The Scrapbook notes, with sadness, the death last week in London of 91-year-old Mary Soames, the youngest and last surviving child of Sir Winston Churchill. From her time as a very young woman in the Auxiliary Territorial Service (the British equivalent of the WAC), where she assisted her father at his various wartime conferences, through her career as the wife of a prominent politician, mother, biographer, benefactor, and resource for historians, Lady Soames led a long and productive life. And by all accounts, a happy one as well.

Which is worth noting. For while Mary Soames was the last to die of the 12 (adult) children of World War II’s Big Three—Churchill, Joseph Stalin, and Franklin D. Roosevelt—she might well be the only one among that ill-fated dozen who lived a life largely devoid of personal drama and heartbreak. Her three siblings were plagued by alcoholism, marital problems, and stormy relations with both their parents. And all died relatively prematurely, one by suicide.

Not surprisingly, Stalin’s three children led blighted lives as well. The most famous (daughter Svetlana) was mentally unstable; and of Stalin’s two sons, one died of alcoholism at 40 and the other was killed (or might have killed himself) in a German POW camp. The elder Stalin refused all offers to exchange his son for a German general held prisoner in the Soviet Union: “I will not trade a marshal for a lieutenant,” he reportedly said.

Of course, the Churchill and Roosevelt children were not actively mistreated by their fathers, in the way Stalin’s offspring were; but parent-child relations in the Roosevelt and Churchill households were famously distant and, in some cases, dysfunctional. Among FDR’s five surviving children there were a grand total of 19 marriages.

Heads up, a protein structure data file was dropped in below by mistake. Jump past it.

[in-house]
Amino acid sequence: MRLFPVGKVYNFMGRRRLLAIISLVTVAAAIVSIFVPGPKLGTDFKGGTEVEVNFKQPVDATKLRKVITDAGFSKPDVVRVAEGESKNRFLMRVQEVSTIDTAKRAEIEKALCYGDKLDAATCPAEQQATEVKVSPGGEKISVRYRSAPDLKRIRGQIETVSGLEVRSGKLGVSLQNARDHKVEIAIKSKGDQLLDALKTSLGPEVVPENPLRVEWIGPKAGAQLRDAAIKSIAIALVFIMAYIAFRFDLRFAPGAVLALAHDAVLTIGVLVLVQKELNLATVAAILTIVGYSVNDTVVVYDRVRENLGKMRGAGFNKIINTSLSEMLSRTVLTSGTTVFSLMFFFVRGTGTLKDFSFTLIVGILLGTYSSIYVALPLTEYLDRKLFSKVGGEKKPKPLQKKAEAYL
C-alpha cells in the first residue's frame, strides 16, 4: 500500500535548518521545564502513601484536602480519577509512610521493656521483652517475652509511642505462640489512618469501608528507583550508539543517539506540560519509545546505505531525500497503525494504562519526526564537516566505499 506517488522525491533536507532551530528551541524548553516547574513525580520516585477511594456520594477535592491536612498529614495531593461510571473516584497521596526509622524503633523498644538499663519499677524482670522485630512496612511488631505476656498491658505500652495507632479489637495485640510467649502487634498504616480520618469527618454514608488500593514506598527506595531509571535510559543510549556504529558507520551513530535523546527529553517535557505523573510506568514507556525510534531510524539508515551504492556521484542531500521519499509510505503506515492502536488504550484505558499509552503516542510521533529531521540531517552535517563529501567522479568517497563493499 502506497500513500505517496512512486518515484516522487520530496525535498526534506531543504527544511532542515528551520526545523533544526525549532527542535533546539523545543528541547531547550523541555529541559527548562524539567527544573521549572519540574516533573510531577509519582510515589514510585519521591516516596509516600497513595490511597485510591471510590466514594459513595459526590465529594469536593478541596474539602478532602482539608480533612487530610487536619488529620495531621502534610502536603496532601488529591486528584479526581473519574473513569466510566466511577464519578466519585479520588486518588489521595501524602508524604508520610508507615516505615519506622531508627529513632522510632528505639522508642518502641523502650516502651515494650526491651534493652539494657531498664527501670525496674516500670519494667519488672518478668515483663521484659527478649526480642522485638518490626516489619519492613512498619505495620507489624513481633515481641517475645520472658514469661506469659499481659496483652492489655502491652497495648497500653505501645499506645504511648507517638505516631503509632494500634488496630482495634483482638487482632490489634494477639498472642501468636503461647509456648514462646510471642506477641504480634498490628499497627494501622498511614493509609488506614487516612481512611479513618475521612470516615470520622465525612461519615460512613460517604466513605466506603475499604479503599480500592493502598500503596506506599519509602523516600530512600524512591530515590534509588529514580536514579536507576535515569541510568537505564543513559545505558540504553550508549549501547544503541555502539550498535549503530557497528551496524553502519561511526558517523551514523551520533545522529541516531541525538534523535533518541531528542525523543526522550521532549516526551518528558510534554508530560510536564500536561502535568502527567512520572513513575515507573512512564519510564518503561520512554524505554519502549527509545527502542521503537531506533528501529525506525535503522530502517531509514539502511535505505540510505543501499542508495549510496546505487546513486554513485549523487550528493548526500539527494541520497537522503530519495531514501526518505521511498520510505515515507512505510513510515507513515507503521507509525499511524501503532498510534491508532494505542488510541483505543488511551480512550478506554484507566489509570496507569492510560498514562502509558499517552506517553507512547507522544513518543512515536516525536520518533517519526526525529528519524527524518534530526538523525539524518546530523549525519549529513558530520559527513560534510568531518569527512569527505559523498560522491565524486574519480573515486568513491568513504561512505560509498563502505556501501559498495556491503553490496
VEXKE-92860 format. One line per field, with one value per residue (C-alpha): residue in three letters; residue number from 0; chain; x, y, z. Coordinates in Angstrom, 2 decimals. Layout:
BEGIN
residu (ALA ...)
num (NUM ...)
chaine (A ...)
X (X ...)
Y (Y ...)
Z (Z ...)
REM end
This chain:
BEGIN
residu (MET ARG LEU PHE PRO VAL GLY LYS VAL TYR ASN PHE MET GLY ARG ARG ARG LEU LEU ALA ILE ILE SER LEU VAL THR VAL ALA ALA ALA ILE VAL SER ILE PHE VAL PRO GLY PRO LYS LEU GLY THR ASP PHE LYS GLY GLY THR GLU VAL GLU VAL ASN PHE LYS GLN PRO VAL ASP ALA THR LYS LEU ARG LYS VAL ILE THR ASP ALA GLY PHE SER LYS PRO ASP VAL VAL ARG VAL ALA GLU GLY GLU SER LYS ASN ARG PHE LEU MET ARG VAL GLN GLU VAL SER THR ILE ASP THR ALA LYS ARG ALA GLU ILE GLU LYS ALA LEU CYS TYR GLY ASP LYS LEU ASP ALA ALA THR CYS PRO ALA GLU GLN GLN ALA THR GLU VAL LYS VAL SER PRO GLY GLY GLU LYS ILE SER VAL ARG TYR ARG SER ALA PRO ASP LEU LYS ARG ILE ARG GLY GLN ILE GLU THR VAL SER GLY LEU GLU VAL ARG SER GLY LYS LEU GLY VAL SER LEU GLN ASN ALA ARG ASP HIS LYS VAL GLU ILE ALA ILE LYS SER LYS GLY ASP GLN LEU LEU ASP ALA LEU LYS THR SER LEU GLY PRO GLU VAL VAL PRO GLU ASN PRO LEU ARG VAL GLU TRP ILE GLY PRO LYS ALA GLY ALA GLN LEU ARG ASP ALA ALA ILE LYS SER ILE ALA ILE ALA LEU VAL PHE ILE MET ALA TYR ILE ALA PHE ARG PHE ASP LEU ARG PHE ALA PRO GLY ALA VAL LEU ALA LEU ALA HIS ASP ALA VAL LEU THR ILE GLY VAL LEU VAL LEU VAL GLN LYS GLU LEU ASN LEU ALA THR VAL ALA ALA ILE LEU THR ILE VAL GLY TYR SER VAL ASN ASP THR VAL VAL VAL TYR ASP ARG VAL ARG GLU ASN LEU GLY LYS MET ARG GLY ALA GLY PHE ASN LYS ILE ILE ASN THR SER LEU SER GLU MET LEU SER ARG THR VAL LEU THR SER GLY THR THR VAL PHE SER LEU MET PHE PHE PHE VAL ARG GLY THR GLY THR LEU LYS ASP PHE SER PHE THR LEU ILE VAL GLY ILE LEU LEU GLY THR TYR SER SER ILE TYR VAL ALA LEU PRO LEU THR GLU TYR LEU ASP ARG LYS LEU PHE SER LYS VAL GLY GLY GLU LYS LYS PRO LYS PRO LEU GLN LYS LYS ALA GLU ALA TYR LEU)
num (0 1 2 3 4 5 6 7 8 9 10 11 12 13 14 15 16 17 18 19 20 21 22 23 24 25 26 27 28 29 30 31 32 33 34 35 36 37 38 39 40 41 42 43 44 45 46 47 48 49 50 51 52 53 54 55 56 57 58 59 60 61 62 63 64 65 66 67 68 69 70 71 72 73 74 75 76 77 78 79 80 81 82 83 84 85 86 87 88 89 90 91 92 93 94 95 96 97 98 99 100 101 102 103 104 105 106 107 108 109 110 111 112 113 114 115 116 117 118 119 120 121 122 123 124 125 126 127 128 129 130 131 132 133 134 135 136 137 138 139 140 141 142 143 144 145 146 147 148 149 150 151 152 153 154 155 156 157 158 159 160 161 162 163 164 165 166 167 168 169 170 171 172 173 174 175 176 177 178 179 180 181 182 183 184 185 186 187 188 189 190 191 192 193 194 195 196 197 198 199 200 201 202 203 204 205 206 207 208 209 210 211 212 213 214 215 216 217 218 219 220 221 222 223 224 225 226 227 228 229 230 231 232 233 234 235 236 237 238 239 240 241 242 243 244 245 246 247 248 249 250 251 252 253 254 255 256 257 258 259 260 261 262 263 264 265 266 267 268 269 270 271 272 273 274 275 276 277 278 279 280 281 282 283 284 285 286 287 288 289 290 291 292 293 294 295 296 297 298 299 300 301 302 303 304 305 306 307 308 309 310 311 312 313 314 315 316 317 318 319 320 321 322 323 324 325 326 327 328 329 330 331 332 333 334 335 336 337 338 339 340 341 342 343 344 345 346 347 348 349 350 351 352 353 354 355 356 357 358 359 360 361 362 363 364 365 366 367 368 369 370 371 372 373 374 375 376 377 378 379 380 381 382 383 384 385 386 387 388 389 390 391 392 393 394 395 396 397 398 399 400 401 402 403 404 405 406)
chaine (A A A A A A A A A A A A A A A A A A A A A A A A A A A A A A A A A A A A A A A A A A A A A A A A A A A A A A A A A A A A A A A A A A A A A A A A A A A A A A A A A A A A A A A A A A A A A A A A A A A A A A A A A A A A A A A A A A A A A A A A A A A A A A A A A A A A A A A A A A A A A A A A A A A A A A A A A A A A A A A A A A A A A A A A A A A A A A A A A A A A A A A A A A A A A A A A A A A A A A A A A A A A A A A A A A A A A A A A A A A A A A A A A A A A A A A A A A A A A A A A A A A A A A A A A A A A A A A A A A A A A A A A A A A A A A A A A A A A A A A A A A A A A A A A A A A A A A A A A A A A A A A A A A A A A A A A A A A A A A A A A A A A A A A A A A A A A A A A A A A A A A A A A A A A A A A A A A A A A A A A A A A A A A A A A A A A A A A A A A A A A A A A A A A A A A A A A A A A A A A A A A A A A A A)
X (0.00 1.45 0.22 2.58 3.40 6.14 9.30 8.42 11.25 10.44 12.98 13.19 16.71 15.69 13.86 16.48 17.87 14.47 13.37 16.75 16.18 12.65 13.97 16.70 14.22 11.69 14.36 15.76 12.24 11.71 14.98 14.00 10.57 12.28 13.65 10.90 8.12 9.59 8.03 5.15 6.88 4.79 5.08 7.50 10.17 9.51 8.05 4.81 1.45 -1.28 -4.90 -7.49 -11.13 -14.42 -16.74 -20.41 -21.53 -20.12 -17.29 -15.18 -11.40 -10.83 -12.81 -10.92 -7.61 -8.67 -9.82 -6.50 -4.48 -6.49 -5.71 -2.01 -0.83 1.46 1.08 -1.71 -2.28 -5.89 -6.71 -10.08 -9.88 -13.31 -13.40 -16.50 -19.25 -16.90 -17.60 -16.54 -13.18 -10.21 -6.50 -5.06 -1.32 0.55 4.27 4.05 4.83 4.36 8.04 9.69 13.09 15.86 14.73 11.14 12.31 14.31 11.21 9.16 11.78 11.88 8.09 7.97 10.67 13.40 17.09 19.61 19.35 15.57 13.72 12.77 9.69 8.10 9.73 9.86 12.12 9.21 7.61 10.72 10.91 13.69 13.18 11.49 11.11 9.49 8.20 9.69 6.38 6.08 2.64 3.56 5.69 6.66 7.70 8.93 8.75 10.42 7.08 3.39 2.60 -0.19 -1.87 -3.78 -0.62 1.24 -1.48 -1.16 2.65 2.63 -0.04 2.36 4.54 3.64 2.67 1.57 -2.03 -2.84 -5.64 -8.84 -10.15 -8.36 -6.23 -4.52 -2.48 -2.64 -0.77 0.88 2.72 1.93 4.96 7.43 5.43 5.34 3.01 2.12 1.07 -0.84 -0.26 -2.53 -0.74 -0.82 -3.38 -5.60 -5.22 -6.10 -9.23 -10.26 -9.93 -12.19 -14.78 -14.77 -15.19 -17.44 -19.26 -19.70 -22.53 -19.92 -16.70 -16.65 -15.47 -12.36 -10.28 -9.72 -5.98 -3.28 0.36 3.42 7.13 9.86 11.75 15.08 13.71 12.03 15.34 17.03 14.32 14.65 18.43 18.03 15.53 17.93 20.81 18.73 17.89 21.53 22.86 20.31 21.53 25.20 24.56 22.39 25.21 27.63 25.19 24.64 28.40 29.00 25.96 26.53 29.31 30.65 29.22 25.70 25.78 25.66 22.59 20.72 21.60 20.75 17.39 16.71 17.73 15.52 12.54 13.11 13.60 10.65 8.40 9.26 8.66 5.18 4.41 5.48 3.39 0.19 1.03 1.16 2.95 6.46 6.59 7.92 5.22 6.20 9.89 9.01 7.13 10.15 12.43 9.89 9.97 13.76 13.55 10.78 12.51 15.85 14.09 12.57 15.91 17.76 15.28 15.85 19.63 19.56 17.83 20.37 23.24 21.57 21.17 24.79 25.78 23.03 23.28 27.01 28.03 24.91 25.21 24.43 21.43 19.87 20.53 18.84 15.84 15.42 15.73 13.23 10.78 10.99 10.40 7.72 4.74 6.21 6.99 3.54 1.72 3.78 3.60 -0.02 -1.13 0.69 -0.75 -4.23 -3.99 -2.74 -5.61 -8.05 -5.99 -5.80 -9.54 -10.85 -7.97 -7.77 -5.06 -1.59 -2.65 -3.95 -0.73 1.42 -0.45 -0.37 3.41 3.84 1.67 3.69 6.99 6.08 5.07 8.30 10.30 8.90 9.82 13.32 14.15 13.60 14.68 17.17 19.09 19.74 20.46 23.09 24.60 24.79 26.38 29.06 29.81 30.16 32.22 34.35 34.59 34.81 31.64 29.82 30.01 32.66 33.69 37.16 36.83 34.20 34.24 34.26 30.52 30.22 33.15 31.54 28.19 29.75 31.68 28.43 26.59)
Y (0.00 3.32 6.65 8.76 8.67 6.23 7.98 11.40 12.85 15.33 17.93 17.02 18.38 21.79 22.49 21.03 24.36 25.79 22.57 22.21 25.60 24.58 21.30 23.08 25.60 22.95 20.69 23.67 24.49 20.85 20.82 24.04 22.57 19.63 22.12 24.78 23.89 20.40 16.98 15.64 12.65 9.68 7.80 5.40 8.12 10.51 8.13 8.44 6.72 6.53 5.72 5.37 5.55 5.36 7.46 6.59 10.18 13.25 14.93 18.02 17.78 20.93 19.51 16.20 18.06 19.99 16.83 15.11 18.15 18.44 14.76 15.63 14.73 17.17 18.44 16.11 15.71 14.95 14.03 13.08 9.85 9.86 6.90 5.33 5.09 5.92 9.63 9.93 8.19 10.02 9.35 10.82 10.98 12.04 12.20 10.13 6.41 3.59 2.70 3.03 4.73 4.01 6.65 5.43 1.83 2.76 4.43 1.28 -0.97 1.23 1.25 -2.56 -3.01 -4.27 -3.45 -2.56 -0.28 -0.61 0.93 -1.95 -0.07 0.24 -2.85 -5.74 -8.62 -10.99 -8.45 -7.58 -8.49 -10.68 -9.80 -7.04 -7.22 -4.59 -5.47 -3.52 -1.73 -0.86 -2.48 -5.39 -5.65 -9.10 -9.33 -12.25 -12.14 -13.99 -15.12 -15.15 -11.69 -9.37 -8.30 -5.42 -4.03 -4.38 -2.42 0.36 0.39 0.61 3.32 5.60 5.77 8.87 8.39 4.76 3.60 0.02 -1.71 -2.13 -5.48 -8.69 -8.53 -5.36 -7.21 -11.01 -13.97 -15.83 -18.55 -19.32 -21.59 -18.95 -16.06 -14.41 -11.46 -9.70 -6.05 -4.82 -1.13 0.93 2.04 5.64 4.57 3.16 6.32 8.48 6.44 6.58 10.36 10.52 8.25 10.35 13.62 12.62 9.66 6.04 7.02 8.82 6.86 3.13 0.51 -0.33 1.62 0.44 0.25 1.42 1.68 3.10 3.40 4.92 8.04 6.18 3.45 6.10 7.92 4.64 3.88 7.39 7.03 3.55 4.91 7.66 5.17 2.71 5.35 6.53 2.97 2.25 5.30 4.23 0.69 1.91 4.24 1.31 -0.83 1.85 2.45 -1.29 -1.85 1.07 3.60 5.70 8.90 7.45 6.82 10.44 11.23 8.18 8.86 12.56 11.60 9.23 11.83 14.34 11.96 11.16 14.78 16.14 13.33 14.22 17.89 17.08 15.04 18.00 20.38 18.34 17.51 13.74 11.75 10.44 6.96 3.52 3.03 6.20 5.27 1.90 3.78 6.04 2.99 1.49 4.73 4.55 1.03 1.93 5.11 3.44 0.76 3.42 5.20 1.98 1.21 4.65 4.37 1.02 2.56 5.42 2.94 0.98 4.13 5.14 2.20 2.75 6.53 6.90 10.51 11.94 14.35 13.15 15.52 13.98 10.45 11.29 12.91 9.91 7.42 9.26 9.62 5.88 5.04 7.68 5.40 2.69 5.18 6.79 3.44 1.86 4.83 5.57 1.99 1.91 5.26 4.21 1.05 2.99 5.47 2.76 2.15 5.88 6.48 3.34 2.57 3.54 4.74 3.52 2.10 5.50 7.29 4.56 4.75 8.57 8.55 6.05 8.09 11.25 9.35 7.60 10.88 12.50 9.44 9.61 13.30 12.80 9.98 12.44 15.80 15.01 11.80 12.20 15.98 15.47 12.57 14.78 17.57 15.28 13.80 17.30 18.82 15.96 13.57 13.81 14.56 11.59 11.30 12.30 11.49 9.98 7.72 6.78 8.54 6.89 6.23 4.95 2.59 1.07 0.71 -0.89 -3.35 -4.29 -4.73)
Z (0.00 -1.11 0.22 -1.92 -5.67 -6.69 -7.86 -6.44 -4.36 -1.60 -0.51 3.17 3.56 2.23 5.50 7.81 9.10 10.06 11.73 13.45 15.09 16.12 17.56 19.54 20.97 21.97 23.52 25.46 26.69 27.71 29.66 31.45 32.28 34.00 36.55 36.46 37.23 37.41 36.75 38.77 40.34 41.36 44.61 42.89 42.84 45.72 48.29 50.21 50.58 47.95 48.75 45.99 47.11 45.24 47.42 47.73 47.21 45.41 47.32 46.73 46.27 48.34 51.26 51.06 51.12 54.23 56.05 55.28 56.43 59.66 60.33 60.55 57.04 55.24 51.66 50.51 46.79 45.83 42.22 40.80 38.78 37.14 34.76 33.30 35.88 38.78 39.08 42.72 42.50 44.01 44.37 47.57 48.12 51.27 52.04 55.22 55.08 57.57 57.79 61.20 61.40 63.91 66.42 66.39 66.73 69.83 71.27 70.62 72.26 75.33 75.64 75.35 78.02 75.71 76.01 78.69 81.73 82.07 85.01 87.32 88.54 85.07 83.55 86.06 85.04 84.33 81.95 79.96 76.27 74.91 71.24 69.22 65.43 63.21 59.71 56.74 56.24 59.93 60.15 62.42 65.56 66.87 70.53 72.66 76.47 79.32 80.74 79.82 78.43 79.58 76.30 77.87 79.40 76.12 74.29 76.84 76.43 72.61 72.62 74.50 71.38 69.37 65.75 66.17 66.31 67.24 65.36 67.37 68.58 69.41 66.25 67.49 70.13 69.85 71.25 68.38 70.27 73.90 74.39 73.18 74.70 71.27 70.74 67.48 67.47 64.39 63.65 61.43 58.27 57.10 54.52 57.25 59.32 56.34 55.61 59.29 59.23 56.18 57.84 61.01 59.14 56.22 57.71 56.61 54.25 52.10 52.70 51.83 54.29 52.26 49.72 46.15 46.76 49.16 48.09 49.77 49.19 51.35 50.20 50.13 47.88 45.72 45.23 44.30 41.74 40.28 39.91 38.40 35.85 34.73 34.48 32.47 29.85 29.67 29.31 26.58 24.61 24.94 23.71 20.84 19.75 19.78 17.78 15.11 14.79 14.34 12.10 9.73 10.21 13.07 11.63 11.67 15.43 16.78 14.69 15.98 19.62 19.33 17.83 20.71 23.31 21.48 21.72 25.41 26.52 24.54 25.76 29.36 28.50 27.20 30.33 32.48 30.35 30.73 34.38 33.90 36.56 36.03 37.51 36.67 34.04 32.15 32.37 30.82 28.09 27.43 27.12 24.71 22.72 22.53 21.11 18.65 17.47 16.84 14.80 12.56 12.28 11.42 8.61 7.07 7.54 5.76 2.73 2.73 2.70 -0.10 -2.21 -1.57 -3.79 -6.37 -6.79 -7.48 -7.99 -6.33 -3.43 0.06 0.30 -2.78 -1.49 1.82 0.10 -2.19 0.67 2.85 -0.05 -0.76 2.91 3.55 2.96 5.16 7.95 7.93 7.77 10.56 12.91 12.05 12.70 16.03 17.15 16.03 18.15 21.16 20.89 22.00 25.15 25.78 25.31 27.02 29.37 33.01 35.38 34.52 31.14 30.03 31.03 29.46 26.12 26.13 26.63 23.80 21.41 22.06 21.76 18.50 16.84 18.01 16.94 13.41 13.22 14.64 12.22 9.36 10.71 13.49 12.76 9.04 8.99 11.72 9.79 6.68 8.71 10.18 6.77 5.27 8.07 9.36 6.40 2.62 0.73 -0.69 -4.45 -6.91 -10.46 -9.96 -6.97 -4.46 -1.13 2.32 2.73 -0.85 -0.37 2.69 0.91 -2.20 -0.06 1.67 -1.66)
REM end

What this tells us is nothing new: In many cases, the children of historical figures have a tough time in life. Sometimes it’s a matter of the parent’s natural malevolence (Stalin) and sometimes it’s a byproduct of the father’s steep ambition (Churchill, FDR). In any case, growing up in proximity to legendary people, or witnessing historic events, can be a mixed blessing—especially if it’s complicated by family relations. A child of a distracted president or prime minister or, especially, a dictator can’t walk away so easily from problems; the very qualities that make public figures historic—ego, ambition, devotion to power—are seldom consistent with serene family life.

For whatever reason, Mary Soames was comparatively fortunate, or so it would seem. She was the youngest by several years of Churchill’s children, and there is a theory that she was a “consolation baby,” conceived and born after the tragic death of a 3-year-old sister. Perhaps, for that reason, she was lavished with parental affection; perhaps, as the last of the line, she felt no pressure to compete or succeed. In any case, it led to a happy ending. As her eldest son: “She was not just a wonderful mother to whom we were all devoted, but the head and heart of our family after our father died, and will be greatly missed.”

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